EGU21-12082, updated on 04 Mar 2021
https://doi.org/10.5194/egusphere-egu21-12082
EGU General Assembly 2021
© Author(s) 2021. This work is distributed under
the Creative Commons Attribution 4.0 License.

Is Venus an analogue for Proterozoic Earth?

Richard Ghail
Richard Ghail
  • Royal Holloway University of London, Earth Sciences, Egham, United Kingdom of Great Britain – England, Scotland, Wales (richard.ghail@rhul.ac.uk)

Venus is our most Earth-like twin, from a geological standpoint, but lacks Earth-like plate tectonics. Its lower mean density implies a smaller core and relatively large mantle, which combined with the inhibited cooling effected by its high surface temperature, suggests that Venus today may be at an earlier evolutionary stage than Earth. Geologically, a global network of rifts and corona chains (e.g. Parga Chasma) indicate subsurface, plate tectonic-like, spreading ridges below a crustal detachment layer, but there are no obvious corresponding subduction zones. Subduction has been inferred locally at a few large corona (e.g. Artemis) but only in relation to specific plumes, not global plate tectonics. Elsewhere there is evidence for numerous large igneous provinces and perhaps an even larger Overturn Upwelling Zones (OUZO) event at Lada Terra. These features suggest a planet in transition from an Archaean-like regime dominated by instability and overturns, towards a more stable plate tectonic regime: i.e. a planet analogous to the early Proterozoic Earth.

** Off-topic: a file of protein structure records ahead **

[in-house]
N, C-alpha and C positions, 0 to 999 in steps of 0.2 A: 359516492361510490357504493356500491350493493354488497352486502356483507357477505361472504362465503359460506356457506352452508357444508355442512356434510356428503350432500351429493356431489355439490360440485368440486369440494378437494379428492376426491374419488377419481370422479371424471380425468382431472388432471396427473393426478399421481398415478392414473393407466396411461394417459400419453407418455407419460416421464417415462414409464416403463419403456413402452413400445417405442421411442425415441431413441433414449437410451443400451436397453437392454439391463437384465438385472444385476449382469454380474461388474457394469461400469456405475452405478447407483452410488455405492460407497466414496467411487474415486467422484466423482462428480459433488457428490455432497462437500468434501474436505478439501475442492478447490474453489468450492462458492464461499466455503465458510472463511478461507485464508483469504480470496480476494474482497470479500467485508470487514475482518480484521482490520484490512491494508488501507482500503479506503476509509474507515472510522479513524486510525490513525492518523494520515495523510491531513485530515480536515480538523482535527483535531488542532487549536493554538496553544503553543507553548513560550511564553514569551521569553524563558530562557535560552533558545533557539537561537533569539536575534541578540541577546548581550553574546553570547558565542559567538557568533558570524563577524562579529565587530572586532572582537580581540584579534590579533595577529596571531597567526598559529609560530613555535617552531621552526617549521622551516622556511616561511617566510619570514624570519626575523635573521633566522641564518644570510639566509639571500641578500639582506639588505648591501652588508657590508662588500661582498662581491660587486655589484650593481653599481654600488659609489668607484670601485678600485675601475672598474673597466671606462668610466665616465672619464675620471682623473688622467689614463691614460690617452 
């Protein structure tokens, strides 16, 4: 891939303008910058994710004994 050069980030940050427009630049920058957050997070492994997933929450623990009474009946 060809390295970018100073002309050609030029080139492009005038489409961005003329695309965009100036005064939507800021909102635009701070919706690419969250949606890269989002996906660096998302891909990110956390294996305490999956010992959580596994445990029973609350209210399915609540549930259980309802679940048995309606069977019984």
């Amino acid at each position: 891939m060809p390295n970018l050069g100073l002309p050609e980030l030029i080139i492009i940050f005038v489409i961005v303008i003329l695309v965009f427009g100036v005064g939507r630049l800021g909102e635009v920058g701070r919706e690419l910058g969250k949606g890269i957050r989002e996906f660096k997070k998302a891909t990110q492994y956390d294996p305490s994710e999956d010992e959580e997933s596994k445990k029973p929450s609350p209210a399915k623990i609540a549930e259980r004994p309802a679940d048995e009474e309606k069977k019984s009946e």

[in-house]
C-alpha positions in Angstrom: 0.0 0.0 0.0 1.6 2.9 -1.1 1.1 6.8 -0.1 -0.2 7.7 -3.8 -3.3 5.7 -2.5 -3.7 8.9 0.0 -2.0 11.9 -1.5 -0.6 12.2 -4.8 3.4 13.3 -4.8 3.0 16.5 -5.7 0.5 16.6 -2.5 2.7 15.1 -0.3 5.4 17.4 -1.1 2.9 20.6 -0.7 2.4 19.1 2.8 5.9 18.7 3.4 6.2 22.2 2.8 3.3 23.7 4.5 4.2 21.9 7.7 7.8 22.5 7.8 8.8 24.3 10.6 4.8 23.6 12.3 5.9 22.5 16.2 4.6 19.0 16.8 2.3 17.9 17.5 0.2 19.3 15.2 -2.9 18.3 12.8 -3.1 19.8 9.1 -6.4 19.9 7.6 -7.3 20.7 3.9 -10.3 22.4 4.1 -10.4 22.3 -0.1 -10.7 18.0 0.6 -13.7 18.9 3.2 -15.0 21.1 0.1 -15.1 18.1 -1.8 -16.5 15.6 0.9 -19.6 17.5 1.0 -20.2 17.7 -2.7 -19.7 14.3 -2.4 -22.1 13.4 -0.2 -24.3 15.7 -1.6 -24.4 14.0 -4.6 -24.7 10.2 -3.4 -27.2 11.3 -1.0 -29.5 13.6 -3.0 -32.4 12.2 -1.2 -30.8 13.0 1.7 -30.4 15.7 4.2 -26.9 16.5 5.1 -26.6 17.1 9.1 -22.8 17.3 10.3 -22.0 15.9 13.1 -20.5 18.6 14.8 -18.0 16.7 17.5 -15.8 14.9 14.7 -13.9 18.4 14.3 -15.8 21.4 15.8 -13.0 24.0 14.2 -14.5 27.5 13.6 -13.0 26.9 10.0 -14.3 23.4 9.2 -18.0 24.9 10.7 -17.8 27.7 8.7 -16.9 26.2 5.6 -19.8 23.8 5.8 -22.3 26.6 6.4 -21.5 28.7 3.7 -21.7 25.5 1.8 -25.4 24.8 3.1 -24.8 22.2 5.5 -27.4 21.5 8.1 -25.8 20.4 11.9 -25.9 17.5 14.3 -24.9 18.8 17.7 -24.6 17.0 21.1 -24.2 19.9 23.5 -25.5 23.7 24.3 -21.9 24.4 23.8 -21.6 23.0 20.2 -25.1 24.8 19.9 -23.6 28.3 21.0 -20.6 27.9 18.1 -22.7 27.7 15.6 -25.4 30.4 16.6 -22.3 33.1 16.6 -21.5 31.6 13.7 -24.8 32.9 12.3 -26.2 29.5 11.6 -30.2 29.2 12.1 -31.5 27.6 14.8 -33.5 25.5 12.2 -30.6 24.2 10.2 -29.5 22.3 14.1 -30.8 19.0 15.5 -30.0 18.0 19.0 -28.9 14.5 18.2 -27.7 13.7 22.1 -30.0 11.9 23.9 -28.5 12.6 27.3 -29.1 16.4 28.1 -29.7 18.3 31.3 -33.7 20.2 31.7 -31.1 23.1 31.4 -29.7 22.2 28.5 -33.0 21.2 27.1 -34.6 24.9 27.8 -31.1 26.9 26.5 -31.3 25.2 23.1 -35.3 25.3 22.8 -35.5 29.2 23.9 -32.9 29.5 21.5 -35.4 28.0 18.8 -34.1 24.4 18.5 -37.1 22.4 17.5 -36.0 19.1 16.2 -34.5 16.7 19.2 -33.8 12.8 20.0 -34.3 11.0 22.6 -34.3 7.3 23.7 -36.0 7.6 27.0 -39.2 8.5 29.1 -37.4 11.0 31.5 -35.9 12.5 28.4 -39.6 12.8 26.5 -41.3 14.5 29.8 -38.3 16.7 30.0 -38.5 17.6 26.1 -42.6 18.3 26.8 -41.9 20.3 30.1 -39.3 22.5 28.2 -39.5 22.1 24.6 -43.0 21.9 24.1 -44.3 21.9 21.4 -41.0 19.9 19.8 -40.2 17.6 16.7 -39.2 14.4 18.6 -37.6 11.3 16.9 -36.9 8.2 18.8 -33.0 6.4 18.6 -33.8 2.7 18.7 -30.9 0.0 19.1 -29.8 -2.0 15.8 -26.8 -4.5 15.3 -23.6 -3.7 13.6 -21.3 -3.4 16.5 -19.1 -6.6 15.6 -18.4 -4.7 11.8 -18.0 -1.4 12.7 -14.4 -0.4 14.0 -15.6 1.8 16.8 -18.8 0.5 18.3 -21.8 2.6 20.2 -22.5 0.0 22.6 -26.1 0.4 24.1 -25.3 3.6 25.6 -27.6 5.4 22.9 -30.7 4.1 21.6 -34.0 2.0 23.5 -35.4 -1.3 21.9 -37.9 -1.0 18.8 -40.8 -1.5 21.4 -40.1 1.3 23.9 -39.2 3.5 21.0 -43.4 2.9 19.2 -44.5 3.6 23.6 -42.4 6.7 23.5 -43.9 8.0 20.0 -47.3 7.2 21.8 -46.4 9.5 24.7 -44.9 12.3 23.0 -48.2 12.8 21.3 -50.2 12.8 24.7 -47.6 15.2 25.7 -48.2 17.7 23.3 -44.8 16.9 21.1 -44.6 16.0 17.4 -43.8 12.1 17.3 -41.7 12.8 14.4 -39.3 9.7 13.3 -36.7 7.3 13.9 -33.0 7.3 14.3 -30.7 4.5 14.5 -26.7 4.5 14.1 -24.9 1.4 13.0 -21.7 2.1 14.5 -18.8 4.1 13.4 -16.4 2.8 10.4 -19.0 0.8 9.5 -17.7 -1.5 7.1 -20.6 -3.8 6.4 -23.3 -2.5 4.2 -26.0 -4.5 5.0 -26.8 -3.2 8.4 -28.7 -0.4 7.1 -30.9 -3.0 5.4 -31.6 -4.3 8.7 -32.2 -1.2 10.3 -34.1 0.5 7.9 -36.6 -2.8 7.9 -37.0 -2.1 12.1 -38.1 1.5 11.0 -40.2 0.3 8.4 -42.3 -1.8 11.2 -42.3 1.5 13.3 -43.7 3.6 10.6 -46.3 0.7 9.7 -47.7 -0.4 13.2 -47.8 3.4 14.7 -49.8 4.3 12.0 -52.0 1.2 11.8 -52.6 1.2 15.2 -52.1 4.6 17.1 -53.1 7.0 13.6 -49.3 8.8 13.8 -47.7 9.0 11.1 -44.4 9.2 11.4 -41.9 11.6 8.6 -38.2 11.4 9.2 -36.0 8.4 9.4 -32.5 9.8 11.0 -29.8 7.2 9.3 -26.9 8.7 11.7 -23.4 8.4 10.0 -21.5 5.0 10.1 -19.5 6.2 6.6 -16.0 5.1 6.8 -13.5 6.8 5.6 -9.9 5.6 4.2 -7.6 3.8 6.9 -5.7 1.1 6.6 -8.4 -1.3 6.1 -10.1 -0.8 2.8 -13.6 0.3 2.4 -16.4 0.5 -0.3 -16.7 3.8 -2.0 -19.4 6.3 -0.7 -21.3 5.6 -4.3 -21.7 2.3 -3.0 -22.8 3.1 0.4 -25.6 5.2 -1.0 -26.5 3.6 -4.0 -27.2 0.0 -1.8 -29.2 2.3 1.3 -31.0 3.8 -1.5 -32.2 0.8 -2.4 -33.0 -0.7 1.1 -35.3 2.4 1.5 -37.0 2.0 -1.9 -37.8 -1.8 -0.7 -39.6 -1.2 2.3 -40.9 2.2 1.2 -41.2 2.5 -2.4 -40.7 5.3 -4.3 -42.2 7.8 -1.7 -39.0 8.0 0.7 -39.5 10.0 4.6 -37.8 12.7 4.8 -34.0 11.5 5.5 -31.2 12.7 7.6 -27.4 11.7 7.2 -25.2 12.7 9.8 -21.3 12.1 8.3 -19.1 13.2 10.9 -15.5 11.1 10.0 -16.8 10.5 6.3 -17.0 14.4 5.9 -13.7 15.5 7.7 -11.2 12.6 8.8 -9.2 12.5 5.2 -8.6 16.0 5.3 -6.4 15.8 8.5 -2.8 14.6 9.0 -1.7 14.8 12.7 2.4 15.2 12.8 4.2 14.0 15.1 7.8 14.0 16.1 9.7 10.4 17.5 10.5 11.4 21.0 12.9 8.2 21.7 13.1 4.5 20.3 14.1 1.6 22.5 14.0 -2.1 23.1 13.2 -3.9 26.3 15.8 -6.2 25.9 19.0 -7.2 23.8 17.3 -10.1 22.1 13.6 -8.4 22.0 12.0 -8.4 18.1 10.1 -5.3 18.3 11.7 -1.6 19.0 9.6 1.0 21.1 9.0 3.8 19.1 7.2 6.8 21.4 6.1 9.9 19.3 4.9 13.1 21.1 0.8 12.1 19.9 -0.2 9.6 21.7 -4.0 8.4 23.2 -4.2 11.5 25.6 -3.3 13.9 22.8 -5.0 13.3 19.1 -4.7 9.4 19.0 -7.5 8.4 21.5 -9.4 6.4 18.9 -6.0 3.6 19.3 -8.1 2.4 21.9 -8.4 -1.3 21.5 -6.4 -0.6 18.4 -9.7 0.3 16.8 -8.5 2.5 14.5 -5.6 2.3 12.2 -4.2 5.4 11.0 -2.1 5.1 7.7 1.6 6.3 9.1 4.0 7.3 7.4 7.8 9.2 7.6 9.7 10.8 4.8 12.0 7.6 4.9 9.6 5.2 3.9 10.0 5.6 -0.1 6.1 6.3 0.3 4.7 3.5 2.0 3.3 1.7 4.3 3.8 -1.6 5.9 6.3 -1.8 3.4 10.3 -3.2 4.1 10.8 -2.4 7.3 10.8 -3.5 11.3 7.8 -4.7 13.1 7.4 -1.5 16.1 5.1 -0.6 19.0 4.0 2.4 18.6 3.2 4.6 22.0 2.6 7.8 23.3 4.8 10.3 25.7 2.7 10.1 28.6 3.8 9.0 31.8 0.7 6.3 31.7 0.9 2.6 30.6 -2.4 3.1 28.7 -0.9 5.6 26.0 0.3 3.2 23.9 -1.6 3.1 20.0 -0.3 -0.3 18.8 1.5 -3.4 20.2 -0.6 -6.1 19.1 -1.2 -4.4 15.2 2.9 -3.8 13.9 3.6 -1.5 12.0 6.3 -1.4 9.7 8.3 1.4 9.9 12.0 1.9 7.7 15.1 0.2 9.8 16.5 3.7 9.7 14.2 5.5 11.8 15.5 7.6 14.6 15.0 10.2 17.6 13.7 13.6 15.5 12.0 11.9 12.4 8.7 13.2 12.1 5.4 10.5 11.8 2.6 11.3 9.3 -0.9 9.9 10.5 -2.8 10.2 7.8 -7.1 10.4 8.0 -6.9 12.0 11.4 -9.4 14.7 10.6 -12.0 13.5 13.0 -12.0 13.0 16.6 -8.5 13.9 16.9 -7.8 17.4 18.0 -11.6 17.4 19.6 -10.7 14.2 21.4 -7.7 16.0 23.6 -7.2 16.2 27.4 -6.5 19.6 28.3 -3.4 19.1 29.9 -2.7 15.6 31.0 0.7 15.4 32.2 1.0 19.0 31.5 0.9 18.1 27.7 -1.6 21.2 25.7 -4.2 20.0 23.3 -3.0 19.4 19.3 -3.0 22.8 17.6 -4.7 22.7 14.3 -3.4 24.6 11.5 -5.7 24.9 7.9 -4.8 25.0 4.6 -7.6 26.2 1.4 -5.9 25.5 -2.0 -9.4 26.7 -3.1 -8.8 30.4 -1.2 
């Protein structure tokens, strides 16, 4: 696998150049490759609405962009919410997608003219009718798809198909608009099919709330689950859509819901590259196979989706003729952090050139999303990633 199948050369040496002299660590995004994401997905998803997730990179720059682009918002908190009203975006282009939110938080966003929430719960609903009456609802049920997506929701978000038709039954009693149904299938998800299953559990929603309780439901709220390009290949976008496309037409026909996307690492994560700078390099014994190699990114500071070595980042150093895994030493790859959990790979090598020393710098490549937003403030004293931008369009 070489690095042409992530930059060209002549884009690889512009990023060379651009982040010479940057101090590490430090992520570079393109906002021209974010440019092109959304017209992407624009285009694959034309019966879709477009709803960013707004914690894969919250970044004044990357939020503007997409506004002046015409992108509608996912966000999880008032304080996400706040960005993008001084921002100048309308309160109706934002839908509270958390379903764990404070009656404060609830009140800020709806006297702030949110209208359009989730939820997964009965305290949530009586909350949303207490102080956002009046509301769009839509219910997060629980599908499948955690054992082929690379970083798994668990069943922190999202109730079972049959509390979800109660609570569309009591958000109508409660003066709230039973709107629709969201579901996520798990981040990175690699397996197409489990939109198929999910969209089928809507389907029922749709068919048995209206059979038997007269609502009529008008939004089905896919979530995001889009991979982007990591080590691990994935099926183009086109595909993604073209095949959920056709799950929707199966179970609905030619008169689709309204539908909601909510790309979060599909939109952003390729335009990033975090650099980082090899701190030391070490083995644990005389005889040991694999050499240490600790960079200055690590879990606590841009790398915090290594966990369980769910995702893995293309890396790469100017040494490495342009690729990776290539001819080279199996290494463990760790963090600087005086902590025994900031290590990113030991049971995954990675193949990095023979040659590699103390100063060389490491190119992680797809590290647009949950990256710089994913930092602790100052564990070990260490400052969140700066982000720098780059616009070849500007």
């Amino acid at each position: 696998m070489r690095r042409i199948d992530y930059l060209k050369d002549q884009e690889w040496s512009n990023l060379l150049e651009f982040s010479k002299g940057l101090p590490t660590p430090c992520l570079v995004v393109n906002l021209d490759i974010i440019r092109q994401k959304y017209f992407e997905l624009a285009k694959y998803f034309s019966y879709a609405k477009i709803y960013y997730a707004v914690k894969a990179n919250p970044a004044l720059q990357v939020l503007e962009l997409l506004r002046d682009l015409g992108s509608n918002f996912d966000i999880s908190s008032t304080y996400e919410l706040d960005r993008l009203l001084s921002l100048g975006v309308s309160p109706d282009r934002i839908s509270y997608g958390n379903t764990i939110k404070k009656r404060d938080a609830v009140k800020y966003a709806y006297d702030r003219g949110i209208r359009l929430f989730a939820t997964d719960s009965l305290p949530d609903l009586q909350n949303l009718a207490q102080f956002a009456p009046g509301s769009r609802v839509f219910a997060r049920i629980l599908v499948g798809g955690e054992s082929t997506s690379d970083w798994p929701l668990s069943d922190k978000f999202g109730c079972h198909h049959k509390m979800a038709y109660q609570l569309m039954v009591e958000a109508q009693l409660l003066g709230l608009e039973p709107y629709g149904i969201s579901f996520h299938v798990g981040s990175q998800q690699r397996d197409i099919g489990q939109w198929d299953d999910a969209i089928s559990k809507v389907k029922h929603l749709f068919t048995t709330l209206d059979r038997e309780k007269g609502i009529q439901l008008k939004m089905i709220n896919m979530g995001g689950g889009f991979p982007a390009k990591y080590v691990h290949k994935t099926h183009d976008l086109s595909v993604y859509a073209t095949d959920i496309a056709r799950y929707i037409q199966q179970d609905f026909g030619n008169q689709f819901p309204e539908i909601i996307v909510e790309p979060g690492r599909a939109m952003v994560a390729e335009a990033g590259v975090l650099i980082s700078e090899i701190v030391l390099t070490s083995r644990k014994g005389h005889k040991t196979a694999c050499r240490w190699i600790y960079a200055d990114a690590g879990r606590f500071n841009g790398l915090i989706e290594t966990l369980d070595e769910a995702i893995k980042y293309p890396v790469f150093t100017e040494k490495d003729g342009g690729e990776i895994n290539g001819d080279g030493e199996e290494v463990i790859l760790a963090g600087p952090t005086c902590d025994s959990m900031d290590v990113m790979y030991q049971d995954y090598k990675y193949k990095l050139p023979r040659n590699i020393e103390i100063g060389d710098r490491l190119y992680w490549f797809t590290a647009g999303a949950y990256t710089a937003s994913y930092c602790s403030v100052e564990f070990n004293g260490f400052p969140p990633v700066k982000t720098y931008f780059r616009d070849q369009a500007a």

How to cite: Ghail, R.: Is Venus an analogue for Proterozoic Earth?, EGU General Assembly 2021, online, 19–30 Apr 2021, EGU21-12082, https://doi.org/10.5194/egusphere-egu21-12082, 2021.

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